With over six hundred miles of tunnels, the Saumur region has the largest number of troglodyte caves in France. Villages, cellars, mushroom farms and museums have all found their place in these cool, silent and somewhat mysterious underground structures. A voyage to the very heart of Saumur’s stone.
In the beginning, there was tuffeau stone: a soft, chalky, white limestone used for building castles, abbeys, towns and villages across the Loire Valley. It has been used since Gallo-Roman times for the construction of buildings from Anjou to Touraine, thereby creating hollow cavities and tunnels. Humans were quick to settle in these structures, where they were naturally protected from the harsh conditions outside. Troglodyte caves are a perfect example both of cultural heritage and of the historical legacy of the region’s population, architecture and economic activity over the centuries. They can still be explored today – a truly astonishing experience.
You will love visiting the troglodyte village of Rochemenier : experience what life was like in the French countryside, hundreds of years ago. Immersed in a world of silence, explore two old farmhouses and outbuildings, an underground chapel and modernized homes, dug into of the sandy ground. In Forges, a well-preserved hamlet of troglodyte houses was first discovered when people walked on the houses’ roofs! Hewn into the rock in the 18th century, they give an authentic glimpse of the rural life of bygone days. Another highlight when visiting the region’s troglodyte structures: the Château de Brézé, just 10 miles from Saumur. A real “château within a château”, built alongside one of the deepest moats in Europe, this 11th-century underground structure is host to a seigneurial residence. Wall-walks, drawbridges, kitchens, cellars, press rooms and defense systems all indicate the self-sufficient nature of life here. This impressive underground fortress is the largest in Europe, with the 15th-century Château de Brézé built over it, above ground.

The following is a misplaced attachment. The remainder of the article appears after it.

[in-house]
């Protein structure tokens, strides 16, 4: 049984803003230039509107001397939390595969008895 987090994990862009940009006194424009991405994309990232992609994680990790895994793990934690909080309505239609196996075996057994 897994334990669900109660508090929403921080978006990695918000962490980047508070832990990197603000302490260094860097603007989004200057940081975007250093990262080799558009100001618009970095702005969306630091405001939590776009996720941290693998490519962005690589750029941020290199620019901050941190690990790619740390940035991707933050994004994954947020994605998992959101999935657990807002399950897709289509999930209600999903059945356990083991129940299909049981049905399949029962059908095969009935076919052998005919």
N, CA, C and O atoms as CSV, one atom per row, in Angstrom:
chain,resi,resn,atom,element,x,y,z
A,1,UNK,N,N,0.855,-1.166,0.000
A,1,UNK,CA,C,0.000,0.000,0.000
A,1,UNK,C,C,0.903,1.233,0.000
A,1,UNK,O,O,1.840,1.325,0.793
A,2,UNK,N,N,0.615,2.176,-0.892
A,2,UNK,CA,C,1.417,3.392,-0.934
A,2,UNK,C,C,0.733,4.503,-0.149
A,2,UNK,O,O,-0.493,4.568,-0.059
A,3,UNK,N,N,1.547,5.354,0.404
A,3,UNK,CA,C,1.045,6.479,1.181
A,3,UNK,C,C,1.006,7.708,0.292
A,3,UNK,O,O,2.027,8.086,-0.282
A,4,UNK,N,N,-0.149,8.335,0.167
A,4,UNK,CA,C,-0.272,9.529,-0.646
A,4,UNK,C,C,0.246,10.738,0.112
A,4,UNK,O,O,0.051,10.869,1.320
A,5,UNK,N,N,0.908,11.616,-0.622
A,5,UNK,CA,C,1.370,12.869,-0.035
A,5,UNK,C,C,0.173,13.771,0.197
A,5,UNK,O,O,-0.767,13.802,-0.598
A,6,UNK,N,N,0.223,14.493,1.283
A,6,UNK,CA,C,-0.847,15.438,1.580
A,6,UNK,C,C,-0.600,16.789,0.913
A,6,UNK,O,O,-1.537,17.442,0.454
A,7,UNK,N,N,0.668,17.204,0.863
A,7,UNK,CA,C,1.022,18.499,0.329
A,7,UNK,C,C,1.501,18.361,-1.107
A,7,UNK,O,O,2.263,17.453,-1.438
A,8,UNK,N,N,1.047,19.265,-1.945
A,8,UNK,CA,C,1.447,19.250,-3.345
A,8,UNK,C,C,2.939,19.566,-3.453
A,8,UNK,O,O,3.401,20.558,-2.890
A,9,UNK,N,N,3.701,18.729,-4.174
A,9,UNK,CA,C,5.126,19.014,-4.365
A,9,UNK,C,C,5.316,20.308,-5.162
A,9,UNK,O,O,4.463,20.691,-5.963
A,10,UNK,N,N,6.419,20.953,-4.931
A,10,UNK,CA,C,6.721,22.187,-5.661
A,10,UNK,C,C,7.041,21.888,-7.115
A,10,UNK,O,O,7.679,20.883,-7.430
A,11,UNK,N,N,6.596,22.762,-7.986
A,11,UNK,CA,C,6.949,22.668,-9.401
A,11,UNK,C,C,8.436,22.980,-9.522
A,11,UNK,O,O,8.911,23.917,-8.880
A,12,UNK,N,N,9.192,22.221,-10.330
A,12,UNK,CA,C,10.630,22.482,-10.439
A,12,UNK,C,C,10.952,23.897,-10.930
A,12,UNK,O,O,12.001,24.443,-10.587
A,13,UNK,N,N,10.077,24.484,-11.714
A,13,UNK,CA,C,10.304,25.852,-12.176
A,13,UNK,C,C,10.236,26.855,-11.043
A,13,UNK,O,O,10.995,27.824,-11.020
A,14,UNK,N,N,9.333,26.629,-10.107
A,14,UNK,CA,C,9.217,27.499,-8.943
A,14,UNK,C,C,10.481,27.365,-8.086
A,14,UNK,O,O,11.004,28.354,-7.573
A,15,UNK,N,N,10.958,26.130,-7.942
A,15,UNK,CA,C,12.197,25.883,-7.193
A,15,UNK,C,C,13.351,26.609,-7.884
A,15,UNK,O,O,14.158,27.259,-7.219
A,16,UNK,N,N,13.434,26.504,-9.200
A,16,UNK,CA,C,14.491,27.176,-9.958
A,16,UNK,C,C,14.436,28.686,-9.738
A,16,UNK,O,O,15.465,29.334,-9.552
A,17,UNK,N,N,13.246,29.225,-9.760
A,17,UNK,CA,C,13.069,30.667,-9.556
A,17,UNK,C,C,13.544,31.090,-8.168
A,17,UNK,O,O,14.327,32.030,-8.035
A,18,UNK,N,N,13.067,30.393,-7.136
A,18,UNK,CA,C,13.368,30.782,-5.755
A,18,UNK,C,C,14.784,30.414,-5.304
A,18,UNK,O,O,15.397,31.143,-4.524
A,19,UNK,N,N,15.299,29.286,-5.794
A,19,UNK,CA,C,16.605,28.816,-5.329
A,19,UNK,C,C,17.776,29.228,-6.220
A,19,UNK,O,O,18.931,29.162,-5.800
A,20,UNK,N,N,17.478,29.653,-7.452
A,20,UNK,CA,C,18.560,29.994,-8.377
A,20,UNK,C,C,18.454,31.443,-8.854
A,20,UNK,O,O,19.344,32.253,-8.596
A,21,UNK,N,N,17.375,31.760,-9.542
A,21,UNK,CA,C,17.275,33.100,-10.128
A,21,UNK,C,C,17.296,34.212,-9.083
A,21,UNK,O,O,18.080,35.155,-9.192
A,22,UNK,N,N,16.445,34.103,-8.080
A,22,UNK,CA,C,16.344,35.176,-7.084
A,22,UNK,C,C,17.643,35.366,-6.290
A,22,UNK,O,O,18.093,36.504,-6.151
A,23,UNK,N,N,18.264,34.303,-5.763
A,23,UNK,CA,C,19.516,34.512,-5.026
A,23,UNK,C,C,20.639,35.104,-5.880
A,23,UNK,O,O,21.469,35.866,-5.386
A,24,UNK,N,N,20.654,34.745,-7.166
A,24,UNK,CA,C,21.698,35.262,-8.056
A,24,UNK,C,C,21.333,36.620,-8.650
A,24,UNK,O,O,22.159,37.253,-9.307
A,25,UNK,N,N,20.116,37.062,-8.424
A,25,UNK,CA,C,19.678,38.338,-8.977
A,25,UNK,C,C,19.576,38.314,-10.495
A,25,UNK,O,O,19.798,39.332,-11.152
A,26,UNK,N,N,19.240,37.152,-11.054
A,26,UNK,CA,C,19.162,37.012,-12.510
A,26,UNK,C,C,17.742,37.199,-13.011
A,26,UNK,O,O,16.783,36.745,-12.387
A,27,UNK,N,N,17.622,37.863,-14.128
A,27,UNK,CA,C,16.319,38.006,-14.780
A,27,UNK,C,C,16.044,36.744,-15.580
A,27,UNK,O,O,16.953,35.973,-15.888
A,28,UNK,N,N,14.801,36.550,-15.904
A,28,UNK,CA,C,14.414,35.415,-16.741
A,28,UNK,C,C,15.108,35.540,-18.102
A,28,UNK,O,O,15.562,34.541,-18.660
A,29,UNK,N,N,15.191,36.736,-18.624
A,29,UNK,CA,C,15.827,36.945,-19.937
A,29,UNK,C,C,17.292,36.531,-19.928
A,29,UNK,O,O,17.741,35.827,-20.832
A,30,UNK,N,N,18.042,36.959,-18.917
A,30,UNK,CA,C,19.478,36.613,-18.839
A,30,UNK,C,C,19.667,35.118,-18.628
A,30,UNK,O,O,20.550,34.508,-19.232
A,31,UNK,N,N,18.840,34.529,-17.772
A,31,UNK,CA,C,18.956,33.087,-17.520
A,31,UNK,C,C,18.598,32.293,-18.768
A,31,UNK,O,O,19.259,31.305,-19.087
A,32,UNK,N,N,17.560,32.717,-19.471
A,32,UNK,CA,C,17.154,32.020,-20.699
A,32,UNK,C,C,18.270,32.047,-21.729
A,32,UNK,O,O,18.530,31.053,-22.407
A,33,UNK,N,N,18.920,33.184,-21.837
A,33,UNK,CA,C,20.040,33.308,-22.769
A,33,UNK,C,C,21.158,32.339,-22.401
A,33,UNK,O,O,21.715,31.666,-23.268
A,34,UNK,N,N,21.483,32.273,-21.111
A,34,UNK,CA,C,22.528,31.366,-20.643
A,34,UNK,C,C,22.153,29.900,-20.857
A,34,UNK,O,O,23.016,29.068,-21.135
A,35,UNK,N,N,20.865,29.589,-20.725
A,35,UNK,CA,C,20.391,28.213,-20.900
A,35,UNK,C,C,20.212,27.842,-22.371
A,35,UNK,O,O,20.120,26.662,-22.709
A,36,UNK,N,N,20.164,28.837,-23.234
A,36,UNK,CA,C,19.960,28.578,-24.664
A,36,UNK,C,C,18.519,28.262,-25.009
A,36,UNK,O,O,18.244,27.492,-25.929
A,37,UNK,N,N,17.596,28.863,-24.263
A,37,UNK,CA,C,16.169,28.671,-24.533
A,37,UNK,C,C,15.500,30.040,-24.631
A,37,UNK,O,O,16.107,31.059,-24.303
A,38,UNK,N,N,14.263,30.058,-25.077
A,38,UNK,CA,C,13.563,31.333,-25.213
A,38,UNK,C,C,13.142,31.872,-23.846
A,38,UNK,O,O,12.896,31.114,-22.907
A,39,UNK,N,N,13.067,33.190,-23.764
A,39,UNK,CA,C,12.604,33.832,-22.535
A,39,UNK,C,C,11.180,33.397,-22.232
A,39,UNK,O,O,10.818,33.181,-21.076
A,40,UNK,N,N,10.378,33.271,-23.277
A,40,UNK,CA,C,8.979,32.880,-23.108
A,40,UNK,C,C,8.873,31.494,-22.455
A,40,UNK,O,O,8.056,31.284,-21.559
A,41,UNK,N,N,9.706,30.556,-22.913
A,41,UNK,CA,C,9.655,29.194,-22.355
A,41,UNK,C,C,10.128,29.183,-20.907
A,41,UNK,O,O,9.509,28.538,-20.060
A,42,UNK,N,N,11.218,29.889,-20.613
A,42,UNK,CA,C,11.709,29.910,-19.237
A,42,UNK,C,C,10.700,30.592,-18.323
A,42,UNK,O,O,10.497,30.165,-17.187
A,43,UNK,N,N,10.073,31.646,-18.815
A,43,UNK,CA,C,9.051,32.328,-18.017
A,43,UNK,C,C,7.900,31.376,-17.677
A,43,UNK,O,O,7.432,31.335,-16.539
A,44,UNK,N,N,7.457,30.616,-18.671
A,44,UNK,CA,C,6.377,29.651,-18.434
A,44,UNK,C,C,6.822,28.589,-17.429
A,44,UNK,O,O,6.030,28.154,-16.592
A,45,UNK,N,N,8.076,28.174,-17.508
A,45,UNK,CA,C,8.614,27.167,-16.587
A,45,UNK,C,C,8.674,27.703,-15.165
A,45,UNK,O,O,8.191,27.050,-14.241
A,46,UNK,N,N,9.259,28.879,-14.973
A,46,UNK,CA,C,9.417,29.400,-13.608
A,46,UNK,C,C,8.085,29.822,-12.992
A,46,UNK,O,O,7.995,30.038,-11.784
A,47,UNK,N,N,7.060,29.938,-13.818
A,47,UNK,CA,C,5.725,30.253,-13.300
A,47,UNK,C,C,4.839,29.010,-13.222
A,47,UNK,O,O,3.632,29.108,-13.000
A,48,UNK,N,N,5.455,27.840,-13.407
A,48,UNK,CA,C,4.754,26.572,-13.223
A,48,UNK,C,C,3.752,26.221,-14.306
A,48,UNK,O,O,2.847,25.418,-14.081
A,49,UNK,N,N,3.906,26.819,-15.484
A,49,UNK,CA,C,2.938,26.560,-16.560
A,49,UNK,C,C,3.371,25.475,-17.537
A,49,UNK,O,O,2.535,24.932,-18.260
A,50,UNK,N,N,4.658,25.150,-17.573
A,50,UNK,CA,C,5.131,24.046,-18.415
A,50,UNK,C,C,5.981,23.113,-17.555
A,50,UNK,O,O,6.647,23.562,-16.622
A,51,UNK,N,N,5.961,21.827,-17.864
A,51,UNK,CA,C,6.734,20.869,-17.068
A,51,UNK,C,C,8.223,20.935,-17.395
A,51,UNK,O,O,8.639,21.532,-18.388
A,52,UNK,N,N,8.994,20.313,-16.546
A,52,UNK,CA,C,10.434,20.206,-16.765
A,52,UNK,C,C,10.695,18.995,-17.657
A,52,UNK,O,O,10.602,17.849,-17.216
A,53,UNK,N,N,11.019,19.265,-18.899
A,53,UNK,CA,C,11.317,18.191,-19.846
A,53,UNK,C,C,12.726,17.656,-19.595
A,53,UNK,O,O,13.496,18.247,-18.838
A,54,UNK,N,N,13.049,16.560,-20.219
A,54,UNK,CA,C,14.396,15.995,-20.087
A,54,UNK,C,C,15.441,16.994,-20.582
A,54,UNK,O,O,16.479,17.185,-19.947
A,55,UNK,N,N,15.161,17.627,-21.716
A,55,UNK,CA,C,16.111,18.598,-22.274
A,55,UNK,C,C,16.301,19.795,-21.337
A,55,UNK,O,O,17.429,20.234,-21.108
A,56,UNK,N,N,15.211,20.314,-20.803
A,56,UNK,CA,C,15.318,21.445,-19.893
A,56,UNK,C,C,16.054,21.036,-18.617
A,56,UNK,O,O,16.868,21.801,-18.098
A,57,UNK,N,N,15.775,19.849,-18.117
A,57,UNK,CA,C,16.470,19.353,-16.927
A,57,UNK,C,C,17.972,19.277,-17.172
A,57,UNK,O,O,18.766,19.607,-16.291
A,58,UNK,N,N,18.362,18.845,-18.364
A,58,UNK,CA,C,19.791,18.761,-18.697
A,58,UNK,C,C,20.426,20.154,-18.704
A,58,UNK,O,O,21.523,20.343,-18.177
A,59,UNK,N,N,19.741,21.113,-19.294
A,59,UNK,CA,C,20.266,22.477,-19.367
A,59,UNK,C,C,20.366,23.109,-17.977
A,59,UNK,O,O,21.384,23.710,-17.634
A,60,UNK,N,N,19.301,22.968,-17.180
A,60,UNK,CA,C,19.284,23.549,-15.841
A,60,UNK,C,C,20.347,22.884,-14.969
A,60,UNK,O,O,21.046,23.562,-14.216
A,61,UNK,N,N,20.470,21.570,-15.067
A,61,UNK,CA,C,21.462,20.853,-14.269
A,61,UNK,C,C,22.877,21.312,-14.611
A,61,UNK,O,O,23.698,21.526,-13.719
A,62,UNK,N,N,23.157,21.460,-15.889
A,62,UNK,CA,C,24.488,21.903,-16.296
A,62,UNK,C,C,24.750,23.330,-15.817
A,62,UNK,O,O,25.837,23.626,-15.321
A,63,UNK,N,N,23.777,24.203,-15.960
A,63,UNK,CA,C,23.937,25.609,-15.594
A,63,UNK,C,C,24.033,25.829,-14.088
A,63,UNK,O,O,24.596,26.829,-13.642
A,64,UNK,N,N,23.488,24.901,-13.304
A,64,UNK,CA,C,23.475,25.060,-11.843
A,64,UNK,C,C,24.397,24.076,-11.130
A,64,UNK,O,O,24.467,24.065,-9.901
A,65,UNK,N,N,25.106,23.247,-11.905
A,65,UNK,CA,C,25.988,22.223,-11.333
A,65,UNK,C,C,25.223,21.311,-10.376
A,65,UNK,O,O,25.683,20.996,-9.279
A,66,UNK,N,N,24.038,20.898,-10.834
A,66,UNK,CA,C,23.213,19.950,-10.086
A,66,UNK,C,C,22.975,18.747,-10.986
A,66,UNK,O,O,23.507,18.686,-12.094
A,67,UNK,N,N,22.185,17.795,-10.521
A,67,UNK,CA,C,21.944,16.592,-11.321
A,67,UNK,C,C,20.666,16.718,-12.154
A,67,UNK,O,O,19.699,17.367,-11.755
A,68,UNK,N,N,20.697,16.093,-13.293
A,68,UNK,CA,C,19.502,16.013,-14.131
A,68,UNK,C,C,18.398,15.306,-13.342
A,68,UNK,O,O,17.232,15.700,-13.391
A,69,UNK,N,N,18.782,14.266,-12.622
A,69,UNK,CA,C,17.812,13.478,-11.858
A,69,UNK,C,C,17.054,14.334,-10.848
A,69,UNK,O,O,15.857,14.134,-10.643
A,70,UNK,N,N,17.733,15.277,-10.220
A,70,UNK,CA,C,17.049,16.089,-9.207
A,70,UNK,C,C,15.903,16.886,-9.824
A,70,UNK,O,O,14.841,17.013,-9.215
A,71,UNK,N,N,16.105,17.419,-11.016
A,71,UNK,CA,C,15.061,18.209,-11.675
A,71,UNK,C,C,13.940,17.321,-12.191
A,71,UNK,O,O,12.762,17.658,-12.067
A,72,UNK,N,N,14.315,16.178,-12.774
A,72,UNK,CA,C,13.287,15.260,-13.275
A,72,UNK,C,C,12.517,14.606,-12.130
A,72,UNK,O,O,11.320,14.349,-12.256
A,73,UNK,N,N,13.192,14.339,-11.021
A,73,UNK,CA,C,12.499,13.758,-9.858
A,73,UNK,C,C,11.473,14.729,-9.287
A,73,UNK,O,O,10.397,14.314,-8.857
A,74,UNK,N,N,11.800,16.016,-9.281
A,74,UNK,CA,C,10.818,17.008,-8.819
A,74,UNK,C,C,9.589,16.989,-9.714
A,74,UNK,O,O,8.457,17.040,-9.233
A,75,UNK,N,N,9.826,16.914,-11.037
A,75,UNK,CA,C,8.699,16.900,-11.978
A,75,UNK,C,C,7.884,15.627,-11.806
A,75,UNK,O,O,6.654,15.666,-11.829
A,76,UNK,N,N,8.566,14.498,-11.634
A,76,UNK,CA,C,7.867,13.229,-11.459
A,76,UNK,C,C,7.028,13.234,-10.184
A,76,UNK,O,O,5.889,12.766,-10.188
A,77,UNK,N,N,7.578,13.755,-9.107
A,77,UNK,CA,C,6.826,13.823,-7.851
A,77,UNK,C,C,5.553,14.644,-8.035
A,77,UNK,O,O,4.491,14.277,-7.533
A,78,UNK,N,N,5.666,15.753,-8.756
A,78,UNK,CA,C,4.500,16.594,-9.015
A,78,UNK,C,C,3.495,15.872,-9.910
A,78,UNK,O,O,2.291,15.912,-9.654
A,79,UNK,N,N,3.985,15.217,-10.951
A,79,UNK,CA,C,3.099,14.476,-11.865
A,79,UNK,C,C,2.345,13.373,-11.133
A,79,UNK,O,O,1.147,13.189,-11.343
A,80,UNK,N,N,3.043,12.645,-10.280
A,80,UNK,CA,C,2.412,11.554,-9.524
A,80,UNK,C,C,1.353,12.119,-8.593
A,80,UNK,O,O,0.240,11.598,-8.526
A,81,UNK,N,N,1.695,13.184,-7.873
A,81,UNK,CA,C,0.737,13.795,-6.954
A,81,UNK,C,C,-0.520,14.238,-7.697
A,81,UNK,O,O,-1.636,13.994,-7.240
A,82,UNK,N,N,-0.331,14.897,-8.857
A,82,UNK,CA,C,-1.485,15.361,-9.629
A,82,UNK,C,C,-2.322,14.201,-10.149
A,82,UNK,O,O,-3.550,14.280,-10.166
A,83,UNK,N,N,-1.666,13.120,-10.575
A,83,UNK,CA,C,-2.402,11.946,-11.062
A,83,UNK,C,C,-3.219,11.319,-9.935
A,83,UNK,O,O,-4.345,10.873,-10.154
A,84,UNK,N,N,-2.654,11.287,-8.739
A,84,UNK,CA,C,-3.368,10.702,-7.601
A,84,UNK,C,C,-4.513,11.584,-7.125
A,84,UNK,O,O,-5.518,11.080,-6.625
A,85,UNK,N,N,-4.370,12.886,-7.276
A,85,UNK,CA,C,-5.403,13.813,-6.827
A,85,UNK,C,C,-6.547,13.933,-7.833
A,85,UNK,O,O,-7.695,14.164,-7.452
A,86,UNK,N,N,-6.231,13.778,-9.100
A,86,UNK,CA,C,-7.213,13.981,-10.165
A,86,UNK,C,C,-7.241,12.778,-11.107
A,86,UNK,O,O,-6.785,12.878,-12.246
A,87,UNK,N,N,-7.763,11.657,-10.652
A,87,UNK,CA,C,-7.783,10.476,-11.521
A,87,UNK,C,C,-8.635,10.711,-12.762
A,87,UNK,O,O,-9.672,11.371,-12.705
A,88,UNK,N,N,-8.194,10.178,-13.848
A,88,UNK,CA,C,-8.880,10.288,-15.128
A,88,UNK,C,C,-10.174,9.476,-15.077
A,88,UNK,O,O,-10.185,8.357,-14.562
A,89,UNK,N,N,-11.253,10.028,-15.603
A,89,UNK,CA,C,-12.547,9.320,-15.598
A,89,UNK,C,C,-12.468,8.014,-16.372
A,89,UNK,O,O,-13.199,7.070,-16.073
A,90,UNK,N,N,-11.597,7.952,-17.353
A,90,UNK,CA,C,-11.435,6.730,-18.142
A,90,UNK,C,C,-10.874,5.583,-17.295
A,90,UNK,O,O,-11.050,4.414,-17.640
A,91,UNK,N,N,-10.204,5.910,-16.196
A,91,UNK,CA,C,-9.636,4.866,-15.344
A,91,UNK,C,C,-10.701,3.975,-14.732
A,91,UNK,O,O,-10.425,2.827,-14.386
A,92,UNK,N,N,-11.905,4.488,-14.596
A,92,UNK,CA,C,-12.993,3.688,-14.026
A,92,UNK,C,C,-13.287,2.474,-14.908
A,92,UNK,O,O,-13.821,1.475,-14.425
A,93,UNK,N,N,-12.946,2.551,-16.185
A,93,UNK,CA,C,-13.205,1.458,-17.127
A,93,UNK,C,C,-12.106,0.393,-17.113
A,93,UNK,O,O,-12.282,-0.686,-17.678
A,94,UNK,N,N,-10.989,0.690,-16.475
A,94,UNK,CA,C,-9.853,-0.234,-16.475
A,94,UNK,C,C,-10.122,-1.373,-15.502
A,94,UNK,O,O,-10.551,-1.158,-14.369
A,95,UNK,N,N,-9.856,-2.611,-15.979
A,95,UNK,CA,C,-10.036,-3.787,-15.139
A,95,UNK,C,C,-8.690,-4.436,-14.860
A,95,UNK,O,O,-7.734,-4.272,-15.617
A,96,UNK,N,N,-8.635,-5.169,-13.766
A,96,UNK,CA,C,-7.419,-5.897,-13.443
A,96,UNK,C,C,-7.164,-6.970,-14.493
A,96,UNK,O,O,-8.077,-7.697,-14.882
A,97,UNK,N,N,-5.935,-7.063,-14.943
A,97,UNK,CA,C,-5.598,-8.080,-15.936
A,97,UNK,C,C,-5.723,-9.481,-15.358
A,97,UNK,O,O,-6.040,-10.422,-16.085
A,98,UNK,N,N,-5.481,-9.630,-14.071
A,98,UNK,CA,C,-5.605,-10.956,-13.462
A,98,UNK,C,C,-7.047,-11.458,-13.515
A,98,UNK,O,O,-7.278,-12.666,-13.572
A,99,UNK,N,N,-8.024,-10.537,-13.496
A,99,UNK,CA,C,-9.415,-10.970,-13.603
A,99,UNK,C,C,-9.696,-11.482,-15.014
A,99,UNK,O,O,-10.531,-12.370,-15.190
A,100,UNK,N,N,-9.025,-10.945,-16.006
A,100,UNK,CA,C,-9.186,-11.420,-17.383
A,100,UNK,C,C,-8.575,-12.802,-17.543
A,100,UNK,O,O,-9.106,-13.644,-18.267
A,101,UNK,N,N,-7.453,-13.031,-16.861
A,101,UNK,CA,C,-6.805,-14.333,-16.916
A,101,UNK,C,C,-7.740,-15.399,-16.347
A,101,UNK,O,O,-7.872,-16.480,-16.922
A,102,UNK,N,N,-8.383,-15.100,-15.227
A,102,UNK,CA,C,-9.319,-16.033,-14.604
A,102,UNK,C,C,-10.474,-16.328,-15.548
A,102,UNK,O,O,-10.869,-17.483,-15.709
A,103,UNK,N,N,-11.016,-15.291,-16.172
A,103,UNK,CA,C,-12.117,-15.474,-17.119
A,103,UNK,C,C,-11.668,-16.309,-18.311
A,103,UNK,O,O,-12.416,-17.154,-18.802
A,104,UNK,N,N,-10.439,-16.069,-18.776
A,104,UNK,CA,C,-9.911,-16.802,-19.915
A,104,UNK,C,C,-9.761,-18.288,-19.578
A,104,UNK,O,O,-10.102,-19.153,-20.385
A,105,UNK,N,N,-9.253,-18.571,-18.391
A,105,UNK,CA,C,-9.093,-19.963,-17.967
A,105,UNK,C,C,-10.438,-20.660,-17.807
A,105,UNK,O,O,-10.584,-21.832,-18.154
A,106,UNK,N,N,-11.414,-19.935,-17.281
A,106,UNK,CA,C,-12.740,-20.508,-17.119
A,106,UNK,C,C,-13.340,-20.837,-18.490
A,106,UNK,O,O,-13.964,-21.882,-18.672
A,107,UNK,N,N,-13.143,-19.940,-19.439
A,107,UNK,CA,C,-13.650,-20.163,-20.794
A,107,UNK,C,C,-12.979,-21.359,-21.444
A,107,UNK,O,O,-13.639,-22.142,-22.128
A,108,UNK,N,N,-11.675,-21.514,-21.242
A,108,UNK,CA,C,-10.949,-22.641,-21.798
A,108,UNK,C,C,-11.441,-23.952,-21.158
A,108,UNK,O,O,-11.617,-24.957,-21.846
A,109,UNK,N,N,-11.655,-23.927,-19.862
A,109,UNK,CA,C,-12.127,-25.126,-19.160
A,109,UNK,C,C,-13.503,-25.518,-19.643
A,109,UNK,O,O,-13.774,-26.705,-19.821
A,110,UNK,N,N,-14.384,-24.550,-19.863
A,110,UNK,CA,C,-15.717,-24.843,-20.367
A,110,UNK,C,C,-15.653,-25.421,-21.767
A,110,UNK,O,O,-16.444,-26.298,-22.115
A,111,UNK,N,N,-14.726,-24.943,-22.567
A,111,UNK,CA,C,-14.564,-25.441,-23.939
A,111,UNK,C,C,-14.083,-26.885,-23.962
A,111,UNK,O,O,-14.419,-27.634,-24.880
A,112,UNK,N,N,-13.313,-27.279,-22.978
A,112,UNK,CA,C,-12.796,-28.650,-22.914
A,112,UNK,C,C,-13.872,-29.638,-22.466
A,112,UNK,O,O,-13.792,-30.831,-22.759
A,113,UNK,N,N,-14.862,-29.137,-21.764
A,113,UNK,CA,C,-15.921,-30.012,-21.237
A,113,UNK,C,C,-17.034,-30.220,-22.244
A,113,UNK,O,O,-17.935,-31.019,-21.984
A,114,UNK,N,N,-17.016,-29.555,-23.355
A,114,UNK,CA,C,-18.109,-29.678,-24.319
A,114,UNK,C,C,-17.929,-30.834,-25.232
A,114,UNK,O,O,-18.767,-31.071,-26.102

Converted into mushroom farms, troglodyte tunnels also offer ideal conditions for growing different species of mushrooms. The Mushroom Museum of Saumur has the largest mycology exhibition in Europe. 12 tons of wild and cultured mushrooms are harvested each year: button mushrooms, oyster mushrooms, shiitakes, blue foot mushrooms and more.
Troglodyte structures remain silent and mysterious to this day. Take your time as you leave Château de Beauvois before making your way towards Château Le Prieuré to explore these incredible sites. Discover the underground history of the Saumur region and come face-to-face with history as you explore these century-old labyrinthine structures.